There are two William Shakespeares. The first is the man born in Stratford, who never seemed to spell his name the same way twice, who was deeply interested in minor financial transactions and the accumulation of property, and who left his wife his second-best bed; the other is the man who left the world the greatest literary legacy ever known. A considerable body of scholarship, the work principally of enthusiastic and learned amateurs, seeks to establish that William Shakespeare in the first sense was not William Shakespeare in the second sense.
I do not wish to enter this controversy, in part because
of sheer cowardice. The convinced Baconians, Oxfordians, and Marlovians—those who believe that Francis Bacon,
Edward de Vere, and Christopher Marlowe were the true authors of those plays and poems ascribed to Shakespeare—have usually come to their conclusions by means of minute and painstaking, even obsessive, scholarship, using every technique from textual and historical analysis to cryptography and numerology. They do not take kindly to the casual denigration of their efforts by people who assume without further ado that the two Shakespeares were one and the same man.
However, one argument in the controversy interests me, common to all those who oppose the Stratfordians (as the Baconians, Oxfordians, and Marlovians somewhat derisively call those who believe that the two Shakespeares were one): that the plays’ author was so understanding of every aspect of human nature, and so intimately knowledgeable about so many fields of human endeavor—as well as about all the strata of the society in which he lived, including the highest—that he could not have been a mere grammar-school boy from Stratford. The author must have had much more formal education than that.
Many books have over
the years commented on Shakespeare’s knowledge of soldiering, sailing and navigation, the law, and so forth; and I have accumulated a small library of books, both British and American, written over the last century and a half, by doctors commenting on Shakespeare’s medical knowledge.
For the most part, these volumes are compilations of every conceivable medical reference in Shakespeare, arranged by play, by disease, or by relevant medical specialty. They include Ernest Jones’s famous—or perhaps “notorious” would be a better word—analysis of Hamlet’s Oedipus complex, and a much more recent volume on Shakespeare and neurobiology. The general tone is respectful astonishment at the accuracy of many of Shakespeare’s medical observations.
No medical author, as far as I know, has suggested as a consequence that Shakespeare must have had a medical training, though many have suggested that he might have picked up medical knowledge from his son-in-law, a university-trained physician. His name was Dr. John Hall: he held a degree from Cambridge and probably had studied on the continent as well. However, Hall settled in Stratford only in 1600 and married Shakespeare’s daughter, Susanna, in 1608. By then, of course, Shakespeare had written most of his plays and made most of his medical observations and allusions: Hall, therefore, could not have been the chief source of his medical knowledge.
Even so, it is instructive to compare Shakespeare’s and Hall’s medical observations. For Shakespeare, I could choose from many cases, but one will suffice. Here is Falstaff’s death, as described by Mistress Quickly in Henry V:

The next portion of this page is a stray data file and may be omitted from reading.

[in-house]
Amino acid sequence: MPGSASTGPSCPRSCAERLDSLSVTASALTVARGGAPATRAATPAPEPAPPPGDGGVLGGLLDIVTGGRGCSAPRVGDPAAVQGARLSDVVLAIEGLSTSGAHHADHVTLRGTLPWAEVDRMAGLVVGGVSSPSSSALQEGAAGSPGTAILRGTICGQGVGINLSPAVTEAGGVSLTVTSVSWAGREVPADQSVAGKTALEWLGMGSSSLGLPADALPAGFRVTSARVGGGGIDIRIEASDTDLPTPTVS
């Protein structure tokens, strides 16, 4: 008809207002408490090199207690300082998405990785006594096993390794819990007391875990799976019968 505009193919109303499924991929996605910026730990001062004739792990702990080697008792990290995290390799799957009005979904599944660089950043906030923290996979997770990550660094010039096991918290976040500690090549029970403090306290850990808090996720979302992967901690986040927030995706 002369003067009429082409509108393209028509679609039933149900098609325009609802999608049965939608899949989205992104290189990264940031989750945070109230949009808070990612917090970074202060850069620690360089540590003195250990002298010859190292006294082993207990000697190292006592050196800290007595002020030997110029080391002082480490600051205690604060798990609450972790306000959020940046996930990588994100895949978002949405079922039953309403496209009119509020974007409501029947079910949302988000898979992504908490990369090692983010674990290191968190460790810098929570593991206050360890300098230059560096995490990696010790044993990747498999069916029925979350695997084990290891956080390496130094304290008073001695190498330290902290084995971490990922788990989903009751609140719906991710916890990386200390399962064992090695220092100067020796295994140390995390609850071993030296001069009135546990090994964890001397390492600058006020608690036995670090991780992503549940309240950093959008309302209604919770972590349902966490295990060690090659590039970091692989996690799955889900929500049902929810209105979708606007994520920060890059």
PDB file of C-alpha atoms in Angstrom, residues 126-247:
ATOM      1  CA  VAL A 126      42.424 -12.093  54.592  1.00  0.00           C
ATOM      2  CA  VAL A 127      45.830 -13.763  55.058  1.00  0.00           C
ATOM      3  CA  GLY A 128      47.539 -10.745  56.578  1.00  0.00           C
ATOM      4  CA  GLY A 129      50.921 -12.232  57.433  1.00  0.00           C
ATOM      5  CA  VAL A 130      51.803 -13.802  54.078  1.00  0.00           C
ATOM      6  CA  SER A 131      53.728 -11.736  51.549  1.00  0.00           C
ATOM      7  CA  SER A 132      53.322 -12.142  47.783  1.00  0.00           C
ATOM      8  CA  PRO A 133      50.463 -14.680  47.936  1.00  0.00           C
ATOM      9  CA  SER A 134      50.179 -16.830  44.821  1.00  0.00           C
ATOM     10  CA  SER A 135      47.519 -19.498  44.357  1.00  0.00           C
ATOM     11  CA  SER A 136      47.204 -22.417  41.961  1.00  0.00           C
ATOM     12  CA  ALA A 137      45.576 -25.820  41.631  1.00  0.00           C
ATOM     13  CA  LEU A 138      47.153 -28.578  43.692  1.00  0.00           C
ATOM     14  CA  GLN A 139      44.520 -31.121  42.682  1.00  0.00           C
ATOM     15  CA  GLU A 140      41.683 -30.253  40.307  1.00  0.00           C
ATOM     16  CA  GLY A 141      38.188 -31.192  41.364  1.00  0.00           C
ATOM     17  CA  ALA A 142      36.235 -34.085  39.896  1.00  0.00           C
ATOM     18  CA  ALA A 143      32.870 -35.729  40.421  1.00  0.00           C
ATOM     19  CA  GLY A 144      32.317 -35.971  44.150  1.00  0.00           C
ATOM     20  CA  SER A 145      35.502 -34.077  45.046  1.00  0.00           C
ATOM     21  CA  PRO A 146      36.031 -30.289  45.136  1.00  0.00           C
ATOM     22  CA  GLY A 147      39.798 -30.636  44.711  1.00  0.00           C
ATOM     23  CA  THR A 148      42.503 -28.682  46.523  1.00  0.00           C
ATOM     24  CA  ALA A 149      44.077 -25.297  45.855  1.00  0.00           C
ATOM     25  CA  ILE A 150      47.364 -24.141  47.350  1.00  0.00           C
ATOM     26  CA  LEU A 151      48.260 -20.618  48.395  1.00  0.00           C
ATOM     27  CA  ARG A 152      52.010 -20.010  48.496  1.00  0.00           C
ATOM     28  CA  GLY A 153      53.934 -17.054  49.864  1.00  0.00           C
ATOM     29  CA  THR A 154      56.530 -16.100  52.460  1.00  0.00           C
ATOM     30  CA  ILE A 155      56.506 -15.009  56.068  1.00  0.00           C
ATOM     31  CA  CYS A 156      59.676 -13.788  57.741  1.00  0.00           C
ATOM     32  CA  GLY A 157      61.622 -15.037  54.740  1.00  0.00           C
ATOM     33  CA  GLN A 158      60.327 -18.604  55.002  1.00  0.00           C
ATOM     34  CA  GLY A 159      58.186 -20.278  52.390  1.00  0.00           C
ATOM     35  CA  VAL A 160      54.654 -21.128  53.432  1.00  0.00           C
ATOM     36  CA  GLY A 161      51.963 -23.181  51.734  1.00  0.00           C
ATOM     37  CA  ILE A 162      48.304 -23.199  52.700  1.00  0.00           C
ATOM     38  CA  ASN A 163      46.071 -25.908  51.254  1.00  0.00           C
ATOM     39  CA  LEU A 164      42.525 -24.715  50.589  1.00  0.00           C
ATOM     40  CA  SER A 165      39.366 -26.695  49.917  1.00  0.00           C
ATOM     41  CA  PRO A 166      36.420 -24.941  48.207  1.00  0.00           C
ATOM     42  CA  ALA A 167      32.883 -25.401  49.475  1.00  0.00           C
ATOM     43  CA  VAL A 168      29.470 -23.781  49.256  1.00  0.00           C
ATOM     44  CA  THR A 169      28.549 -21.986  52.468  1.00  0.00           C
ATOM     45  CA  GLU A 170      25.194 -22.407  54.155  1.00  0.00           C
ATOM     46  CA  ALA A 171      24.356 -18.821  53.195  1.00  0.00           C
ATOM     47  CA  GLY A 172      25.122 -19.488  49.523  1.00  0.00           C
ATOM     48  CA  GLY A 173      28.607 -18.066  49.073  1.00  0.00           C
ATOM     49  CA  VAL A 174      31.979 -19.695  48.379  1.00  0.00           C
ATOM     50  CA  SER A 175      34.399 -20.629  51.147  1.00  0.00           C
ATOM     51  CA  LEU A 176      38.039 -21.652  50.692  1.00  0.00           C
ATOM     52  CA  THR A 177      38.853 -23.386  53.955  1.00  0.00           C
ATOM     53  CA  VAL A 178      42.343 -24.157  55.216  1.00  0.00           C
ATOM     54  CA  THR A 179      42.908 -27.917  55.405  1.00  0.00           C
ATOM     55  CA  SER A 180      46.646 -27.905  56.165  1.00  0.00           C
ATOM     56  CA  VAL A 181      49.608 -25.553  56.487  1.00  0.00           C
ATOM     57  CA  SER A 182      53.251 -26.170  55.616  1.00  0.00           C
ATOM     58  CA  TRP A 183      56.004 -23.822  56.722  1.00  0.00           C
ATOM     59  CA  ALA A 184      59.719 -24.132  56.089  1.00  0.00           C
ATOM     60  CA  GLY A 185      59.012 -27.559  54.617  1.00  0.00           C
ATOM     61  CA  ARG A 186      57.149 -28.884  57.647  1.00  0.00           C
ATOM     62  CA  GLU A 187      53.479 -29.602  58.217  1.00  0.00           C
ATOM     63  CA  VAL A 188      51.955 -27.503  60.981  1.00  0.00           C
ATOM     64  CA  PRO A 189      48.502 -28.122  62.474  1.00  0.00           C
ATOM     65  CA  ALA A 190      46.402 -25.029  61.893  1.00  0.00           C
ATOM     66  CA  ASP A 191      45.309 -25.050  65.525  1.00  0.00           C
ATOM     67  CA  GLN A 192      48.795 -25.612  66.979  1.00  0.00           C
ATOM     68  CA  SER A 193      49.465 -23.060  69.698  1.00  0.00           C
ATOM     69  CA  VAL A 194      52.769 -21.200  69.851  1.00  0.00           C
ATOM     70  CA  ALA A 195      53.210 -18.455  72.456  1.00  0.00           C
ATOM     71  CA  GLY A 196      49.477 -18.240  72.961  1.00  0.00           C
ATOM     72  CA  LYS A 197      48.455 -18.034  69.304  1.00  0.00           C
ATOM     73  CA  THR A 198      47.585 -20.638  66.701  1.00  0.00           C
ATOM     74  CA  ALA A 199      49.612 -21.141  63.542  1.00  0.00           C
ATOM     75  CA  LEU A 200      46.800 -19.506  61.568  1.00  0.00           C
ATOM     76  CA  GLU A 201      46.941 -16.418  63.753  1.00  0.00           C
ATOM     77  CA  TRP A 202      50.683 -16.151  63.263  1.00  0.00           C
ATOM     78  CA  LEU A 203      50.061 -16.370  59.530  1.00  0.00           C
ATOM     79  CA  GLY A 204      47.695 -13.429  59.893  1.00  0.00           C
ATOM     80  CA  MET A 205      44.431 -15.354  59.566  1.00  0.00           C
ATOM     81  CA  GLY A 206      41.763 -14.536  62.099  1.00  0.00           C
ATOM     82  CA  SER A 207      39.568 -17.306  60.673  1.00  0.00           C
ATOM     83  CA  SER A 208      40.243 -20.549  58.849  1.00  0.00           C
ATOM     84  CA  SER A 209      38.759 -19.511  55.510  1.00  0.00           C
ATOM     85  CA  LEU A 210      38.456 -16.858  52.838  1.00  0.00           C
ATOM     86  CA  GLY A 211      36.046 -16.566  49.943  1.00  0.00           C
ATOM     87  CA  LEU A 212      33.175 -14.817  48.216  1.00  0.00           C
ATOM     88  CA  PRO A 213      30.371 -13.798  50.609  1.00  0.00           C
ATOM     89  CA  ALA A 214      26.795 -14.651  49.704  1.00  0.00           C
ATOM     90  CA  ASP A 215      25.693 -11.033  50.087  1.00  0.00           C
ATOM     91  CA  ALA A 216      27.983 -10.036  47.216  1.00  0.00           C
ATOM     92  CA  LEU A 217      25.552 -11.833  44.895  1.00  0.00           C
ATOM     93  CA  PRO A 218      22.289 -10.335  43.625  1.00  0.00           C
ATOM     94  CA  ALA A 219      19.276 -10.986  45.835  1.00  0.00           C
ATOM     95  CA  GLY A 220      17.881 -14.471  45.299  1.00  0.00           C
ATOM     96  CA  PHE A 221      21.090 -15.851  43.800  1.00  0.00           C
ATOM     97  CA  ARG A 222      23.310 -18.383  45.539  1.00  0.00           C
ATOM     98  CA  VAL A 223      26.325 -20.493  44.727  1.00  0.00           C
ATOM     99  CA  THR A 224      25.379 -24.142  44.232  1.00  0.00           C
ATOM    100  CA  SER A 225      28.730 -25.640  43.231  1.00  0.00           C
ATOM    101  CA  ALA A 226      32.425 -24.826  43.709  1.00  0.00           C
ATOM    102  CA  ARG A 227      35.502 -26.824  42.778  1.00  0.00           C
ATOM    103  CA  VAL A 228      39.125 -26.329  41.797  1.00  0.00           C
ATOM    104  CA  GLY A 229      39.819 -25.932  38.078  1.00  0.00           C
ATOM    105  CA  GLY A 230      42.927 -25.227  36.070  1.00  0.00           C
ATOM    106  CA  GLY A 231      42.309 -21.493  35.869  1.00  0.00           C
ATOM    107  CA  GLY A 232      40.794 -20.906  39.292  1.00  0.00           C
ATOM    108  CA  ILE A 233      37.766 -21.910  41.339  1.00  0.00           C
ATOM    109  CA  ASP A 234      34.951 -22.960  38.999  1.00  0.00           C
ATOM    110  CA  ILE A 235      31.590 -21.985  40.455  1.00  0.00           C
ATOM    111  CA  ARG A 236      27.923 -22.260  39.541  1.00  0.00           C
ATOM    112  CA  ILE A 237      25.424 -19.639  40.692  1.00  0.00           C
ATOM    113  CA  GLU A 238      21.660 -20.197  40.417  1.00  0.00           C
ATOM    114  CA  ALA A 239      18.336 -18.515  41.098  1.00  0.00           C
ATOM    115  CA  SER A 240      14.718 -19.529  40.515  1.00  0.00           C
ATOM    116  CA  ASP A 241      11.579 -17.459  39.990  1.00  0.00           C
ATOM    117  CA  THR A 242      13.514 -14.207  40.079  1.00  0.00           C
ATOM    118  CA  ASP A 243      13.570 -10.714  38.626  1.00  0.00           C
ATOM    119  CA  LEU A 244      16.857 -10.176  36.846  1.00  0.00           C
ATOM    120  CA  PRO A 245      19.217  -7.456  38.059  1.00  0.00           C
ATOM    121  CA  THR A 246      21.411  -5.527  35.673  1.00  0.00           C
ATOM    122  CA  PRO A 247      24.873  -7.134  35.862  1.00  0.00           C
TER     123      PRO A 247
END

’A made a finer end and went away an it had been any christom child; ’a parted even just between twelve and one, even at the turning o’ the tide: for after I saw him fumble with the sheets and play with flowers and smile upon his fingers’ ends, I knew there was but one way; for his nose was as sharp as a pen, and ’a babbled of green fields. “How now, Sir John!” quoth I; “What, man! Be o’ good cheer.” So ’a cried out “God, God, God!” three or four times. Now I, to comfort him, bid him ’a should not think of God; I hoped there was no need to trouble himself with any such thoughts yet. So ’a bade me lay more clothes on his feet: I put my hand into the bed and felt them, and they were as cold as any stone; then I felt to his knees, and they were as cold as any stone, and so upward and upward, and all was as cold as any stone.
One of the merits of this passage—and it is characteristic of Shakespeare that the merits of his writing should be so multiform, combining in equal measure truth, humanity, tolerance, wisdom, understanding, love, irony, and poetry—is its beautiful and accurate description of delirium. Here are some of the diagnostic criteria for delirium in the World Health Organization’s International Classification of Diseases:
(i) impairment of consciousness [with] reduced ability to direct, focus, sustain, and shift attention;
(ii) global disturbance of cognition [with] perceptual distortions, illusions and hallucinations, most often visual; impairment of abstract thinking and comprehension . . . typically with some degree of incoherence;
(iii) psychomotor disturbances [with] hypo- or hyperactivity and unpredictable shifts from one to the other;
(iv) emotional disturbances, e.g., depression, anxiety or fear, irritability, euphoria, apathy or . . . perplexity.
Mistress Quickly, then, was a fine observer. Furthermore, the “nose as sharp as a pen” is a most precise and correct observation of a man in his death throes.
Now let us turn to Dr. Hall, whose medical observations, compiled from his notes after his death, appeared as a book, Select Observations on English Bodies of Eminent Persons in Desperate Diseases, that went through three editions in the seventeenth century. It is to go from the sublime to what, from our current standpoint, appears to be the ridiculous. I take a case at random: all 82 in the book are of the same intellectual ilk.